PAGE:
Musical notation is perceived and translated differently by every musician, and it has been promulgated that math skills and musical skills are closely aligned. I don't know where this started, and though this may be the case in some circumstances, it is not, in my experience, the norm. I, for example, am almost anumeric. I have no mind for numbers and possess the least amount of math skills an adult can have and still function in the modern world. For example, I use my fingers for addition and subtraction. Yet I read music fluently.
Sight-readers can look at a piece of music and perform it, never having seen it before. This ability is highly prized among professionals, and few musicians reach professional status without having acquired it. Singers may attain successful careers without reading music, but all instrumentalists must sight-read with a high degree of proficiency. The goal is to comprehend a page of music as fluently as one would read a newspaper.
My first encounter with a great sight-reader was with a pianist friend in college, Jerry Jennings. For entertainment, some us would go to the library and search for the most difficult work we could find, often a symphonic reduction transcribed for piano or a full orchestra score. Then we would seek out Jerry, who was usually practicing diligently, a lock of black hair falling over his eyes. He would sigh at our approach and bark impatiently, "Okay, what is it now?"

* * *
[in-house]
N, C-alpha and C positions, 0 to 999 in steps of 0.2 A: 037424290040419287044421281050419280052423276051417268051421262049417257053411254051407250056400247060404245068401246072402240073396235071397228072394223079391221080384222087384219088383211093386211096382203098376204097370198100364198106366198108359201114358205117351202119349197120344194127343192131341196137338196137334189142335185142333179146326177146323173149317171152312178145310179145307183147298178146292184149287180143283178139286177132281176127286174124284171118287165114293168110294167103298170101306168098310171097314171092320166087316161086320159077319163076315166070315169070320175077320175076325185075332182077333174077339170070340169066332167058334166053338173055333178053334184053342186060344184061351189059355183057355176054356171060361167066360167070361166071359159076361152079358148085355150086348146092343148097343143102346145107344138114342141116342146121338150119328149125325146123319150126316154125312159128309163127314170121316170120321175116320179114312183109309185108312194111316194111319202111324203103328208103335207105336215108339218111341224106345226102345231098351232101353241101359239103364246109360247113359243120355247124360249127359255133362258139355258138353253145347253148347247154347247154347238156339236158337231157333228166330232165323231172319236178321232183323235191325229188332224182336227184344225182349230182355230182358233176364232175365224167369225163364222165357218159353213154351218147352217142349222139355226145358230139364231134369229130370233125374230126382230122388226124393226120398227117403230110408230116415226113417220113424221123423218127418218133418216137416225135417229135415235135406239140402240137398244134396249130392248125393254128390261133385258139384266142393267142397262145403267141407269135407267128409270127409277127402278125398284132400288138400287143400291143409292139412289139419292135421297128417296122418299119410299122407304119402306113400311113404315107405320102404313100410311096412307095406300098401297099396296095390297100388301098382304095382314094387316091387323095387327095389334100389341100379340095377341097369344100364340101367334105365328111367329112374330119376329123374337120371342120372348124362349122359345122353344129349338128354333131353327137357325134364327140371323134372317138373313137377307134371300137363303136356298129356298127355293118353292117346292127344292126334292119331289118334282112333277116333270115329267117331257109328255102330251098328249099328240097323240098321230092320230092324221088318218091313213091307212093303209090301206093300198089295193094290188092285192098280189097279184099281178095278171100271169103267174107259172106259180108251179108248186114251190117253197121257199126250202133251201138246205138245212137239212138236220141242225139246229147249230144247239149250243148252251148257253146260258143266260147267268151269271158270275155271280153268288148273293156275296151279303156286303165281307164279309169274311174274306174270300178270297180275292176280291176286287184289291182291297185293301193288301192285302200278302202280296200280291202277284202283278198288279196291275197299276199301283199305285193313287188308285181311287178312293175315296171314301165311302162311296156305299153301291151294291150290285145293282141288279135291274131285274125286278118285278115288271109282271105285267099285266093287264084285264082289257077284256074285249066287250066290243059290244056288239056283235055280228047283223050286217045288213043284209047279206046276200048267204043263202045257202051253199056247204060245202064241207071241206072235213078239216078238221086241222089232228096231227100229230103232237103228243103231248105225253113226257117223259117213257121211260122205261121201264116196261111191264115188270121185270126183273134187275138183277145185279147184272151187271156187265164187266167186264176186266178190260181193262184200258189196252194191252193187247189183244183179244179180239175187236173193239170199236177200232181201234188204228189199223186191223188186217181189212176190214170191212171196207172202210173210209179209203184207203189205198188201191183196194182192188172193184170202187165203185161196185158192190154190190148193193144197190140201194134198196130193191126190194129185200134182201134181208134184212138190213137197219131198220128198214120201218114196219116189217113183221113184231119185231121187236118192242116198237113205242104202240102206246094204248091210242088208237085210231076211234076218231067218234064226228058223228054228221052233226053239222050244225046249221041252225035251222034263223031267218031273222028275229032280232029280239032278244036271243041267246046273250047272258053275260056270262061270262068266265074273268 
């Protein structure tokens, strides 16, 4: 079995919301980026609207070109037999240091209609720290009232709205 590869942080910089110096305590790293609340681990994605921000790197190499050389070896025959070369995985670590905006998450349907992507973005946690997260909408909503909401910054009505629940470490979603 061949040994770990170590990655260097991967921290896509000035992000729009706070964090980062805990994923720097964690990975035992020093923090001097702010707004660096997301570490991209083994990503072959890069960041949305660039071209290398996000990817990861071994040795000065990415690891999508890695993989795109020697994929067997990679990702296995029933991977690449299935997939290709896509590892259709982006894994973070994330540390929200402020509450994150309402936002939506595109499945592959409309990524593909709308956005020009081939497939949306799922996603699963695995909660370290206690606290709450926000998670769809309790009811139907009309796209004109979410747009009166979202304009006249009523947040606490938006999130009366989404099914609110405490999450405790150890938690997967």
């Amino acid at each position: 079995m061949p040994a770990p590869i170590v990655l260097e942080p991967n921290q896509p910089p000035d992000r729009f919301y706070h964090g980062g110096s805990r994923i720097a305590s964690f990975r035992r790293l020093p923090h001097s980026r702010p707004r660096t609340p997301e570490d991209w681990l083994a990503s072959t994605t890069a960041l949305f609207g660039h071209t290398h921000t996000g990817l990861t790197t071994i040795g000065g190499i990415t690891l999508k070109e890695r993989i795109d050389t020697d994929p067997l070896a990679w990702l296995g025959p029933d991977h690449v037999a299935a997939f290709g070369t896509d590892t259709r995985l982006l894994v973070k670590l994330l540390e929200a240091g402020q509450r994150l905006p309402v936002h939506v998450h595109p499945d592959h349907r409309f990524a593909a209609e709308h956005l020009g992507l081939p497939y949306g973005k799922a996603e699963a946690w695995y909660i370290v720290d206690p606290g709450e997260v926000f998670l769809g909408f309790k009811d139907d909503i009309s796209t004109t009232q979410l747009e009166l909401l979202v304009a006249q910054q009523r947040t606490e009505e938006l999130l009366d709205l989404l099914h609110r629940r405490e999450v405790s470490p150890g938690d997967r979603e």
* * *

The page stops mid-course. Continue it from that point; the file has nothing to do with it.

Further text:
"Play this," we implored, as we put the music in front of him.
He shook his head, peered over his glasses at the pages covered with black notation, and then ... he played. We stood spellbound as he whisked through page after page, never pausing, never hesitating despite key changes and accidentals everywhere. A flurry of notes translated to music without preparation. It was miraculous!
Impressed by what I saw Jerry do, I dedicated myself to learning this ability at my own modest level. My sight-reading of vocal music was good — I had a church job that kept my skills well honed — but I wanted the pianistic facility as well. So I borrowed a church hymnal and religiously played at least five hymns a day, every day, never stopping for mistakes, never repeating a hymn.